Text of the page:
29 Oct, 2015 @ 16:47
1 min read

Spain’s property price increase third highest in Europe

Property value WEB

SPAIN is in the vanguard of European house price increases.

Property value WEBThird only to Cyprus and Austria, Spain’s property prices jumped 4.1% in the second quarter of this year compared to the same period of 2014.

Other eurozone countries registered growth of 1.1% on average, and 2.3% across the European Union.

Eurostat revealed property prices in Cyprus grew by 7.4% while Austrian pads were up by 6.4% in the same period.

Iona Napier

DO YOU HAVE NEWS FOR US at Spain’s most popular English newspaper - the Olive Press? Contact us now via email: [email protected] or call 951 273 575. To contact the newsdesk out of regular office hours please call +34 665 798 618.


  1. An agent told my neighbour (who is selling up) that prices will not return to their 2008 level for at least another 10-20 years, so this latest news will come as a surprise lol.

  2. Well that certainly has come as a surprise, surely anybody in their right mind would believe the words of an estate agent. Most probably told the neighbor to drop the price even future so that they could complete a sale and gather the rewards of the commission.

  3. Just passing on what I hear, Hampton, although this statement has been repeated by other property writers too. Prices may have recovered a bit, but that’s on the top of large falls.

  4. Is that a sold sign I see at the heading. May have been one of those Millions of tourists that decided to purchase in Spain.
    Spain has set an all-time record in terms of inbound tourists with 54.4 million visiting Spain in the first nine months of the year, in other words, 2 million additional tourists, posting growth of 3.8% on the same period last year, according to FRONTUR – the Inbound Tourism Survey, drafted by the General Sub-directorate of Tourism Information and Studies of the Ministry of Industry, Energy and Tourism.

  5. Fred, I agree to a certain extent that prices have recovered a bit, but the main problem causing the large falls was due to over-priced property’s to begin with which the same people are now wishing to sell and like most things for sale one never recoups the price that an item was purchased at. No doubt you have better knowledge living there but hopefully things will pick up, perhaps not to the original inflated prices but at least sales. I notice that Taylor Wimpey have sold all their new property’s and intent to expand further over there, did they need to reduce the asking prices, I doubt it, which is also a good sign of a recovery in certain area’s regardless how small but this is purely through research and good marketing which the Spanish seem to lapse, hence a glut of unsold flats and villas.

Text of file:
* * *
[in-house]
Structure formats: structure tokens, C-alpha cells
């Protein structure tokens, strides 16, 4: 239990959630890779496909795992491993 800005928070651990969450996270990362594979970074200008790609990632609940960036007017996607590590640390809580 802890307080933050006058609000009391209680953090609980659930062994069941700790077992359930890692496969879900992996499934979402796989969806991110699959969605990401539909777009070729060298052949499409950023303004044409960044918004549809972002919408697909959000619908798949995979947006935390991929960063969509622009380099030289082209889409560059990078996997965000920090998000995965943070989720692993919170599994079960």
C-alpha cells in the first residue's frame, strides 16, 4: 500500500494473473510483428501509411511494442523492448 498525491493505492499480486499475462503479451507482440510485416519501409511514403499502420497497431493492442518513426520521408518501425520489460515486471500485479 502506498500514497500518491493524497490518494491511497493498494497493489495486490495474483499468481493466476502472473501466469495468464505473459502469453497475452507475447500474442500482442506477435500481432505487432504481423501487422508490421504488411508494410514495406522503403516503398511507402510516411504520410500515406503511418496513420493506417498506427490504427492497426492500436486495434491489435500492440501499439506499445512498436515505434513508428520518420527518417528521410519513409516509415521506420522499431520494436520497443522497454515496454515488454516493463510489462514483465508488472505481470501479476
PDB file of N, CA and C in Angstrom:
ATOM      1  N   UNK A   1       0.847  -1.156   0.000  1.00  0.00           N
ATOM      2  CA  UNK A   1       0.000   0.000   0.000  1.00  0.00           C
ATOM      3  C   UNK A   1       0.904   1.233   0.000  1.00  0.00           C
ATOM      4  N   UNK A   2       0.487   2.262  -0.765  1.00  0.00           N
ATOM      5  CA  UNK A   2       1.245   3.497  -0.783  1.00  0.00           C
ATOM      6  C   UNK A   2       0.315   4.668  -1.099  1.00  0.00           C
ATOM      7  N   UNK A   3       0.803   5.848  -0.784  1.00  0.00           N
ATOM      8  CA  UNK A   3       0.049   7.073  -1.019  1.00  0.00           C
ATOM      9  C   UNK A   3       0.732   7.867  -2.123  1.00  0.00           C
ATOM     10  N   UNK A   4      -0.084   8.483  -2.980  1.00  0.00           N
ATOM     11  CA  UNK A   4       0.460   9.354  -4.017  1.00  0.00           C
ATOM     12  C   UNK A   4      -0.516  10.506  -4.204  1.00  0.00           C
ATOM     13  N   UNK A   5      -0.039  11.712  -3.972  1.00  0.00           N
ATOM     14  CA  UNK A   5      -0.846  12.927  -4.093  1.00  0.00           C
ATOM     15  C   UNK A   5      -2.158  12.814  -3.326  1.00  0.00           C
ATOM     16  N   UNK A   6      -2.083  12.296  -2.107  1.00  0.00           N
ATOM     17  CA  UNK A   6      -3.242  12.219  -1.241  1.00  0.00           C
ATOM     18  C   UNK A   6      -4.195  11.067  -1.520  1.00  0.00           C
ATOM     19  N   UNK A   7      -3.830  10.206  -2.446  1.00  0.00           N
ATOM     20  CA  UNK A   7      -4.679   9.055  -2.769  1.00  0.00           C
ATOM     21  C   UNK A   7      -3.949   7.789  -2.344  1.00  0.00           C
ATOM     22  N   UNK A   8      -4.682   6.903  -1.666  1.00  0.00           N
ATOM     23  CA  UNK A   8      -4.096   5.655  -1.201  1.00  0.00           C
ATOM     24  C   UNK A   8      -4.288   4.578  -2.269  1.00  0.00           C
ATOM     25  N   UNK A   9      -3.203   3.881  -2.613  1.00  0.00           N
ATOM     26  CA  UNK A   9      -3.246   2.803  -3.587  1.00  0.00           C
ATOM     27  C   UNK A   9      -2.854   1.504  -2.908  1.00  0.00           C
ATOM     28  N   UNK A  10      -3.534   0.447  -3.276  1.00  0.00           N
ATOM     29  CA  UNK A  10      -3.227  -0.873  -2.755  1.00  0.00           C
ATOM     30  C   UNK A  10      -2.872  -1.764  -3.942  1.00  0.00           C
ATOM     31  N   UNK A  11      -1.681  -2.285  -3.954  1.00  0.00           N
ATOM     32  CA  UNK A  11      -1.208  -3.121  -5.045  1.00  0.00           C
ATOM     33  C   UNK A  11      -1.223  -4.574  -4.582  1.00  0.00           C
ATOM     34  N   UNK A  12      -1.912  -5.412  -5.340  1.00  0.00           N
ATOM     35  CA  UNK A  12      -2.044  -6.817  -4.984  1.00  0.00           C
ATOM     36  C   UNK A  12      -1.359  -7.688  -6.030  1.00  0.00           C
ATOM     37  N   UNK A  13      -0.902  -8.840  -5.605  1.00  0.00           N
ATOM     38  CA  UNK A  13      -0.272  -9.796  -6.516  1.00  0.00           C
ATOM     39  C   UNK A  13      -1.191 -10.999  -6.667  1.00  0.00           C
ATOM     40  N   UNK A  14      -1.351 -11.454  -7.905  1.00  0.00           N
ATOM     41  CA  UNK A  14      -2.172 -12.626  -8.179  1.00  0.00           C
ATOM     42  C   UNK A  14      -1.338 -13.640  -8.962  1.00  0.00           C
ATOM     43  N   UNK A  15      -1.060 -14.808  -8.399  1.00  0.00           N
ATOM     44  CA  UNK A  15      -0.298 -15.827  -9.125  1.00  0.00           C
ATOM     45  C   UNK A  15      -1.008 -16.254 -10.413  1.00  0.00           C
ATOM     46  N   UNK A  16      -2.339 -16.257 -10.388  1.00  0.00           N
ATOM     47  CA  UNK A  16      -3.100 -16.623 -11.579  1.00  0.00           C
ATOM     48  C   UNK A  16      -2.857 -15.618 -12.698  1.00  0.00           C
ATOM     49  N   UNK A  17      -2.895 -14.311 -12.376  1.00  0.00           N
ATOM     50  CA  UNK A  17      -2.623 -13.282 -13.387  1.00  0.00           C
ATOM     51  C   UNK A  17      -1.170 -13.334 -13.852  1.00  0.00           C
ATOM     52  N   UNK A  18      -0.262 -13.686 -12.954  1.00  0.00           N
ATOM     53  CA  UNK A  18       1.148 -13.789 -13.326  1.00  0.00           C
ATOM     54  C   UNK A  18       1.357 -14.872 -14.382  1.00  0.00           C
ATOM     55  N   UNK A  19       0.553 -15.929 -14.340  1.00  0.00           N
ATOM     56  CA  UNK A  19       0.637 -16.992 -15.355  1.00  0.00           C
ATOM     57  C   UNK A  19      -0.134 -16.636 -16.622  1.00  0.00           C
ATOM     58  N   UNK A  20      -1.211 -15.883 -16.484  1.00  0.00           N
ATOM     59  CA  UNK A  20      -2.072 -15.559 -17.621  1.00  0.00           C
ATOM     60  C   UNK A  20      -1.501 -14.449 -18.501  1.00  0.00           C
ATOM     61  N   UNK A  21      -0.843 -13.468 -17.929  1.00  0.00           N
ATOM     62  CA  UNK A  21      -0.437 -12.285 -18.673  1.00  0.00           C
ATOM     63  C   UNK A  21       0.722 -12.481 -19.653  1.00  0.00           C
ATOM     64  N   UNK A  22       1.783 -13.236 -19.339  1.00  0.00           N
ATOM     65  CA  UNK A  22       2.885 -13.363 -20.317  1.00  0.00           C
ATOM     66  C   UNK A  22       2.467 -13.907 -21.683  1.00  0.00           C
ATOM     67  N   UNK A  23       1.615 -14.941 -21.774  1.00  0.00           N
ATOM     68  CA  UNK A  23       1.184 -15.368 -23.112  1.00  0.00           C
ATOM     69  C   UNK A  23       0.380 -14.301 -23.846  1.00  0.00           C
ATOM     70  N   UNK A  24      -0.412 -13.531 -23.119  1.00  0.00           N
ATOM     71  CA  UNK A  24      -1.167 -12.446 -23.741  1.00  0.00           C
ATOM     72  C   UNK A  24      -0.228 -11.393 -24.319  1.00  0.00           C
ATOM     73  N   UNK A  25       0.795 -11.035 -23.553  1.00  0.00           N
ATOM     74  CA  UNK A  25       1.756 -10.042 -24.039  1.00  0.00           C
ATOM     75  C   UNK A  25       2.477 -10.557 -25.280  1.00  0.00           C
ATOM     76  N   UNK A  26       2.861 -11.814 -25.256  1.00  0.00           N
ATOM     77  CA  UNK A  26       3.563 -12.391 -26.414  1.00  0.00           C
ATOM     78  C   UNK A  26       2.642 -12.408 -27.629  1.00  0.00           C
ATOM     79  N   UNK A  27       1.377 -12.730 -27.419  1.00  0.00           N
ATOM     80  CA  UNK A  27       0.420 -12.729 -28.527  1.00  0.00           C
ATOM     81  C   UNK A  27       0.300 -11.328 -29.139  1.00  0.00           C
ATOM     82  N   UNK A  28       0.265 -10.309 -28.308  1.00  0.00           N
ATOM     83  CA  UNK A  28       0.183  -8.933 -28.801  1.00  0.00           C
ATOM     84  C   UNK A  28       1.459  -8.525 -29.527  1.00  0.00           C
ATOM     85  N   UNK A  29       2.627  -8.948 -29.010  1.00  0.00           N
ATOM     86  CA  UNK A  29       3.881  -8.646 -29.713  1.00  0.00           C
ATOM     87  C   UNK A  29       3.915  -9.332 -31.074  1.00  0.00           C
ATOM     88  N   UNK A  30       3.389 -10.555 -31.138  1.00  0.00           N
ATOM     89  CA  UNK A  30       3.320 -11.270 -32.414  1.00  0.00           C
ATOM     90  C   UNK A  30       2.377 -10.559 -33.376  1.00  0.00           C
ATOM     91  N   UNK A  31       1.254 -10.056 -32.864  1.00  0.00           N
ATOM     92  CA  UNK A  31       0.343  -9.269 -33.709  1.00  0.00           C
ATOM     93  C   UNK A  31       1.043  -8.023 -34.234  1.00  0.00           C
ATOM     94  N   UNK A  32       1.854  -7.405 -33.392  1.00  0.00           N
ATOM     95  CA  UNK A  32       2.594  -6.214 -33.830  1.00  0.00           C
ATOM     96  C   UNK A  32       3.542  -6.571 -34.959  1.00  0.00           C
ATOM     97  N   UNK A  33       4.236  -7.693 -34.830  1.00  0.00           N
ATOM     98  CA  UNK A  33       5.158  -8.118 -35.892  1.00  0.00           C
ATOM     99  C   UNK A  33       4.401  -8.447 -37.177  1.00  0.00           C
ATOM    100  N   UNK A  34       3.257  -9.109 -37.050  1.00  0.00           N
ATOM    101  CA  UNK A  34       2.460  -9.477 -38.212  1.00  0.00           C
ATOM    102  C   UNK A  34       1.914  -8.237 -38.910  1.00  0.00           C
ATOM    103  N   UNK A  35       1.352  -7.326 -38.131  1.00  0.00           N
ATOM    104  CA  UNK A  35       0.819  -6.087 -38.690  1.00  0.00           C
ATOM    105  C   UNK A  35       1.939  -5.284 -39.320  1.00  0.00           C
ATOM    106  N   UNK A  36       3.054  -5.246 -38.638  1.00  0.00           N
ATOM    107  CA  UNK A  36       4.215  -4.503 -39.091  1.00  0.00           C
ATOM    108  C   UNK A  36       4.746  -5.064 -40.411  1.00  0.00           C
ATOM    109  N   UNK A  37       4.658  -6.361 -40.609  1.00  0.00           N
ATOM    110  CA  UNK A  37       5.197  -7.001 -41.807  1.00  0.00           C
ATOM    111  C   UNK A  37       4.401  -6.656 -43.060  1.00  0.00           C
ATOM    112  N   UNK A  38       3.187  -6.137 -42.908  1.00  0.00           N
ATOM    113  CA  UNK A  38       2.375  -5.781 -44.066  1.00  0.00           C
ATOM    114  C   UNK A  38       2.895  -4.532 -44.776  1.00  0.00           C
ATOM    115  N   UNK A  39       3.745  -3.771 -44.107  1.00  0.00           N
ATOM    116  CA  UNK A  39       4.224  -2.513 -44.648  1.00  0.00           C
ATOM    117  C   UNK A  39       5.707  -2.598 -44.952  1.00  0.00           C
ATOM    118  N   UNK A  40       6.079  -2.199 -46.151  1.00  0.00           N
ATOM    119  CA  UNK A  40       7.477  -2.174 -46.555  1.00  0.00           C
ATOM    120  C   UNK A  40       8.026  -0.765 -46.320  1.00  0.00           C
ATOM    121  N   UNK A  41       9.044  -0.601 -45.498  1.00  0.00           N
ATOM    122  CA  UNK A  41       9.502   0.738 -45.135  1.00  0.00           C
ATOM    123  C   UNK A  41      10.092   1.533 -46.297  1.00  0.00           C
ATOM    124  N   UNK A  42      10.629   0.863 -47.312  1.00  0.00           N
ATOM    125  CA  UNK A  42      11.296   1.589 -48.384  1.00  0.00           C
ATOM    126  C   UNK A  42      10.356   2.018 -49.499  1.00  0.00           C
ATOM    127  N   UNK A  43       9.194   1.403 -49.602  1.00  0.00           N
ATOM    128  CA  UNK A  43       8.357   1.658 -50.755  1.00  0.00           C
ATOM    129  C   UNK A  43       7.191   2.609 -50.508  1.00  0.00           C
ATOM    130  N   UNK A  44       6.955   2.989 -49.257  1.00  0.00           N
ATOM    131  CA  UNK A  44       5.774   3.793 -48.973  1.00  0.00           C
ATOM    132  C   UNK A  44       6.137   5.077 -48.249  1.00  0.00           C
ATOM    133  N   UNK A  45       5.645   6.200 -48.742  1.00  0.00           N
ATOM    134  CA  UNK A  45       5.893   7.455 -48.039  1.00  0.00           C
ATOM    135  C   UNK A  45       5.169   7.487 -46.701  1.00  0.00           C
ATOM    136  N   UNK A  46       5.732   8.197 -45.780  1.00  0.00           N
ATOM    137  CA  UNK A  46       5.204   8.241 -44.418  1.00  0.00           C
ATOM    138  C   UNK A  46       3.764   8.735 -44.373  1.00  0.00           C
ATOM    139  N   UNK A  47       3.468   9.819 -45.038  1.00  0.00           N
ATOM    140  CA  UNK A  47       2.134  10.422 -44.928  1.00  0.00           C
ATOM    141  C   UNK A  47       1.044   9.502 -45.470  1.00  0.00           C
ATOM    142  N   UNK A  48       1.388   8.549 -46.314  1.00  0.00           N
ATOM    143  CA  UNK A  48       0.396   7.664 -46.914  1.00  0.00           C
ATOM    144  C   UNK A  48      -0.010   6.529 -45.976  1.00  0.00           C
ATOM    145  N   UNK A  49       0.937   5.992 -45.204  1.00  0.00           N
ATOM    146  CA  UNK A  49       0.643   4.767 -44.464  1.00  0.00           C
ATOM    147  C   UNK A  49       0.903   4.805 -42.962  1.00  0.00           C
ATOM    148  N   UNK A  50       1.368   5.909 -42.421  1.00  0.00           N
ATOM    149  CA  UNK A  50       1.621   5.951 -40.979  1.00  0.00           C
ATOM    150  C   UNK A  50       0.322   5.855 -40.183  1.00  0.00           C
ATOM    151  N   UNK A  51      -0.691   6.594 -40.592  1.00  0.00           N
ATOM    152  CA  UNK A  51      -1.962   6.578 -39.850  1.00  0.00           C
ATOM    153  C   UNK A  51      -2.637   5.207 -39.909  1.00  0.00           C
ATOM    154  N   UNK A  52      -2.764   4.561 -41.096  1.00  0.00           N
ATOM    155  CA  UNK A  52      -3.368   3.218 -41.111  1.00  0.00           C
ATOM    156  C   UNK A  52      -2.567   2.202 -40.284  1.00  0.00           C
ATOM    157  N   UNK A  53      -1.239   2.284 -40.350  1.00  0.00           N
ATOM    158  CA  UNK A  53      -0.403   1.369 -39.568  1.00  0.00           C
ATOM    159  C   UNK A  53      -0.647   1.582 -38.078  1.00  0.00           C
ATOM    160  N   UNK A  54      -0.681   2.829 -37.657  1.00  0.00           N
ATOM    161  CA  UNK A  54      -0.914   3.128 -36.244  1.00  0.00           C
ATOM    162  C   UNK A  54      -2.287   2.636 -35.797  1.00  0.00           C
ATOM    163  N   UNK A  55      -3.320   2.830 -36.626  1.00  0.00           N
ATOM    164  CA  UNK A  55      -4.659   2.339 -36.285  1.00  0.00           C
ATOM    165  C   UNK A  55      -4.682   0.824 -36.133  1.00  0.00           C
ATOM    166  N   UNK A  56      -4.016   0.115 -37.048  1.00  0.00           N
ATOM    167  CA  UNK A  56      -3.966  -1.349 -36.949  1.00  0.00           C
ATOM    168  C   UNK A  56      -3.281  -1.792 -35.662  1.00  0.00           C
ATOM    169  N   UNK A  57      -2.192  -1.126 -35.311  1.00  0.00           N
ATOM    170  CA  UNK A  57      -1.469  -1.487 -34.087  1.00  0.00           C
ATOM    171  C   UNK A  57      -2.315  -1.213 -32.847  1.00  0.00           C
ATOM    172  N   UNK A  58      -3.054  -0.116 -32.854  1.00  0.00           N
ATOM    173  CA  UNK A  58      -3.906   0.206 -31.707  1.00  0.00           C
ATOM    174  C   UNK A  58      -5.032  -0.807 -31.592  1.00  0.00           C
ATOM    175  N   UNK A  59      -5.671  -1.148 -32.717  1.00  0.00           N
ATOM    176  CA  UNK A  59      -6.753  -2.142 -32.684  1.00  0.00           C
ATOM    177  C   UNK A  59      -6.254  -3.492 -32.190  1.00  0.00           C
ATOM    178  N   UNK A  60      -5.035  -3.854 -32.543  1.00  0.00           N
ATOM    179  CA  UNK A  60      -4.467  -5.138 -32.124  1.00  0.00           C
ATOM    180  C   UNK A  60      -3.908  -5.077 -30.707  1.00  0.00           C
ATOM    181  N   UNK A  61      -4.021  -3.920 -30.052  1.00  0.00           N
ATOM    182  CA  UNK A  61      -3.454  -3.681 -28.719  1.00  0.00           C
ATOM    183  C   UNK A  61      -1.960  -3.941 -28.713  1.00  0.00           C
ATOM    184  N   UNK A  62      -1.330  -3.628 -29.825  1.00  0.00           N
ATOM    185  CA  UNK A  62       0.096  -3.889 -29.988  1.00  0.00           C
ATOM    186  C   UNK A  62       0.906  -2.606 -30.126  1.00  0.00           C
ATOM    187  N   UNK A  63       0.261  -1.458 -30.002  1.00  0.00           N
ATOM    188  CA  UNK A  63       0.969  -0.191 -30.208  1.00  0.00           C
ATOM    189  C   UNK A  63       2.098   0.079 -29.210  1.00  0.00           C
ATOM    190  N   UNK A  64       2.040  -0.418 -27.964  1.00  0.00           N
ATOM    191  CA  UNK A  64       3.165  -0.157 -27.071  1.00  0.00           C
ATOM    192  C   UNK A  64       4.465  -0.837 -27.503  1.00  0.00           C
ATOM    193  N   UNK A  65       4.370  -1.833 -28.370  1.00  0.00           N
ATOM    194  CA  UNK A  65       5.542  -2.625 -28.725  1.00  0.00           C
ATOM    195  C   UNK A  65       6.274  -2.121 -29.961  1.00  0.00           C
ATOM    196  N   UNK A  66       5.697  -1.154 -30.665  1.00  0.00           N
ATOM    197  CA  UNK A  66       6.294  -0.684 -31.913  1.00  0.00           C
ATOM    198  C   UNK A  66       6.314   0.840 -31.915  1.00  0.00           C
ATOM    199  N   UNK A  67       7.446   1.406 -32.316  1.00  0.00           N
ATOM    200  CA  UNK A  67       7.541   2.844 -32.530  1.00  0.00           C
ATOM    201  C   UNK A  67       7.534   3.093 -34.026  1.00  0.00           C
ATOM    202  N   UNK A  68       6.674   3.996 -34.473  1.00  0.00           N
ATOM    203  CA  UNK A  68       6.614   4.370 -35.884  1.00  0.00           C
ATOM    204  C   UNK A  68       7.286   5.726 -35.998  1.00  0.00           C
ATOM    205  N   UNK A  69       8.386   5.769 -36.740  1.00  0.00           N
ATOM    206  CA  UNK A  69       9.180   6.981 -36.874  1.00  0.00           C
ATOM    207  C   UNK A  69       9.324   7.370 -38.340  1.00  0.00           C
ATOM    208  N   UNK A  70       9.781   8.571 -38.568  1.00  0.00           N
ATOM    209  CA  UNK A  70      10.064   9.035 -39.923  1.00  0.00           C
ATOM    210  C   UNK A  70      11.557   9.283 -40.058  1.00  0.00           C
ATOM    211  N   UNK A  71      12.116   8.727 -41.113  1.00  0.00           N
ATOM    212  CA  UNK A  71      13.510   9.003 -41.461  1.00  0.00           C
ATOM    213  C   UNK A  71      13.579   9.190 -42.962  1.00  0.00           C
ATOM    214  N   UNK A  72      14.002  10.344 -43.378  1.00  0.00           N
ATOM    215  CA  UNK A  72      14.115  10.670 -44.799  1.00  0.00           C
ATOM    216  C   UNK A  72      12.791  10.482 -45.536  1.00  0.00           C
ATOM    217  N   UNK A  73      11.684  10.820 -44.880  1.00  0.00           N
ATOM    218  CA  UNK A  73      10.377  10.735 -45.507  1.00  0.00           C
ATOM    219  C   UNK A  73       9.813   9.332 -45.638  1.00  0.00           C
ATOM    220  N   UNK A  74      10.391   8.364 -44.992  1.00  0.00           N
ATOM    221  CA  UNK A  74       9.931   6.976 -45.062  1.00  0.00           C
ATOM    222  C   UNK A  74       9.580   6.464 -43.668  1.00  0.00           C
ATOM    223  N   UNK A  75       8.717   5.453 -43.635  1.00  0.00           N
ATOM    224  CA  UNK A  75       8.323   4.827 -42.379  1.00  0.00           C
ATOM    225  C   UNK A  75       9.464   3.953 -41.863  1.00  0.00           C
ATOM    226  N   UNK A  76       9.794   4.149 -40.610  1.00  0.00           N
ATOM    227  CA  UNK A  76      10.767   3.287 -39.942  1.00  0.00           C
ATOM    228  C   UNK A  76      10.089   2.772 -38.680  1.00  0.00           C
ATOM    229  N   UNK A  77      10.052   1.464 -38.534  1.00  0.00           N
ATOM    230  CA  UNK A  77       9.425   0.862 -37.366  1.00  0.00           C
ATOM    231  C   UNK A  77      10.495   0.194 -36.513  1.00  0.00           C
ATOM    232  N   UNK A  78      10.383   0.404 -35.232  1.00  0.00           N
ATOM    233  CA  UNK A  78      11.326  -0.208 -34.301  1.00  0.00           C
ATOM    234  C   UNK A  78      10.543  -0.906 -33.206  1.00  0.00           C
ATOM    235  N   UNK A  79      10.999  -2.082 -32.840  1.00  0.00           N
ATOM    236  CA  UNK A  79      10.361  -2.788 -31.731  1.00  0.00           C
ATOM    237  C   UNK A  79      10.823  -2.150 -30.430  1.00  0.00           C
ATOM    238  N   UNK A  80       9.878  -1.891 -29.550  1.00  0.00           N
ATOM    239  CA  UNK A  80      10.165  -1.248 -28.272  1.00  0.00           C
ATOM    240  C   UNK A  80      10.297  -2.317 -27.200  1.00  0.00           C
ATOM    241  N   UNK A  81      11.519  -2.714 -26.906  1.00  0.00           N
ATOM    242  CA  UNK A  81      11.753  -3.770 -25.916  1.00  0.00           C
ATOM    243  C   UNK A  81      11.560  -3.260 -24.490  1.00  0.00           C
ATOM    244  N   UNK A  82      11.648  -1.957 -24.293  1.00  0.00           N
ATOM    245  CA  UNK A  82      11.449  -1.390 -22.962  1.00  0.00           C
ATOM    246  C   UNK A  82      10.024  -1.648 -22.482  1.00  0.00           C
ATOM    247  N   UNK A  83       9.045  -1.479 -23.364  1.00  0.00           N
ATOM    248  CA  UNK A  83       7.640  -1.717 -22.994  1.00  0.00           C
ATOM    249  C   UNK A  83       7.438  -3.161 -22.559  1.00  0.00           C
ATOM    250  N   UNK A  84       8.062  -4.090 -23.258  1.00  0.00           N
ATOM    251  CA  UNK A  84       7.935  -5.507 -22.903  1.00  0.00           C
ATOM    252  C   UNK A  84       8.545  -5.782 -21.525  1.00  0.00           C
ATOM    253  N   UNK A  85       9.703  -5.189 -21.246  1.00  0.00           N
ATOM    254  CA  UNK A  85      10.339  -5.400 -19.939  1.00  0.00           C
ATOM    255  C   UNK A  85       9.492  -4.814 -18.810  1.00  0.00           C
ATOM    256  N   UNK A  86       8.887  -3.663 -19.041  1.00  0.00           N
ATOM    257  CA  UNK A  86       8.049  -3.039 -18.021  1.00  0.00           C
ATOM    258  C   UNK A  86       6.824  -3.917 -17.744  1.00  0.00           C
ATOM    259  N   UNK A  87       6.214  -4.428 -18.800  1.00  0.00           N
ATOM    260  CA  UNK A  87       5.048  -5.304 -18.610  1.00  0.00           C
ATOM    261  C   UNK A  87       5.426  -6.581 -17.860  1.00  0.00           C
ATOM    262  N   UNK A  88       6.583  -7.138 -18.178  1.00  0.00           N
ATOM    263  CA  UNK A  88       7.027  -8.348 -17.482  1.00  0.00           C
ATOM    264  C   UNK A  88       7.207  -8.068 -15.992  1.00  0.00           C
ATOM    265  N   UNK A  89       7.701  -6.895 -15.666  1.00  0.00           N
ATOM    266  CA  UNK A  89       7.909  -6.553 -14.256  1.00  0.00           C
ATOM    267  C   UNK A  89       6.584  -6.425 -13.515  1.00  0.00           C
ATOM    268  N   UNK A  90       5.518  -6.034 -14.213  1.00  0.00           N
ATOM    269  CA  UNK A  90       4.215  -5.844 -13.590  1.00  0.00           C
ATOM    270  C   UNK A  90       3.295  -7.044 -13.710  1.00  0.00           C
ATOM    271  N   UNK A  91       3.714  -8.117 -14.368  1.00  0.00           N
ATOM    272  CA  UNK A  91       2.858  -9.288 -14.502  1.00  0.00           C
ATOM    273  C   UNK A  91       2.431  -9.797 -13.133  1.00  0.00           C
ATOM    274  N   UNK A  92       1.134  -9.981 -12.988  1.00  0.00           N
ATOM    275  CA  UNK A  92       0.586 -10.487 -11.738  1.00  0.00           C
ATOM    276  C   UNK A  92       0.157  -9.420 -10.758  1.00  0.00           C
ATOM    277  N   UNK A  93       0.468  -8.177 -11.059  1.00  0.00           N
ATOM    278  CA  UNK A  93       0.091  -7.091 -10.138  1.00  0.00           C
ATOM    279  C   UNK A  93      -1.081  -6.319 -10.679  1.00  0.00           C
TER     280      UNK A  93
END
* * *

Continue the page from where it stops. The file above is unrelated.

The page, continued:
6. The conundrum of Taylor Wimpey Spain who’ve been talking up their new developments yet their development sites have large stocks of owners’ re-sales all at heavy discounts competing with their new builds. Their previously sold new homes have fallen in price much to the dismay of purchasers, but TW don’t let on to new buyers who have to find this out themselves. Smoke and mirrors so buyers beware!

  7. Mike your reply appears to indicate me, but I was just passing on the information as Fred had done earlier.
    But through your various replies it would appear you do tend to have issues with Spain. Sell up and you don’t need to be so concerned anymore and as you said you bought cheaply 16 years ago so you should come out smiling. But did TW reduce the prices on the new properties that they have built, that was my point, you didn’t say, and possibly like all other acting agents are stuck with older second hand properties. Regardless, if people feel the value of their new property has possibly diminished why did they purchase in the first place knowing the situation on re-sales over their. Did they think of making a fast buck or like you purchased as a second home or a holiday home. Seems strange that they wish to sell so quickly. Perhaps one of the issues you may have with Spain is that you are also stuck with property you cannot sell. Would that be the main reason of your animosity towards Spain. I don’t know, don’t have property their, and not too concerned if they have blocked water drains, it’s just one of the places I tend to spend a wonderful holiday.

  8. Another lecture from Ham, you are paranoid thinking my reply was aimed at you, the TW debate often crops up and I merely point out discrepancies in their hype and others with a vested interest despite keeping our holiday home in Spain for holidays and have no need to sell as it was a bargain at the time. If you don’t believe TW re-sales by owners take a look at Los Arqueros for example if you know where that is Lol You’re just guessing your way contentiously as to my circumstances such as quote ‘that you are also stuck with property you cannot sell’ and let’s not forget you don’t have a property in Spain neither are you there so why not wise up?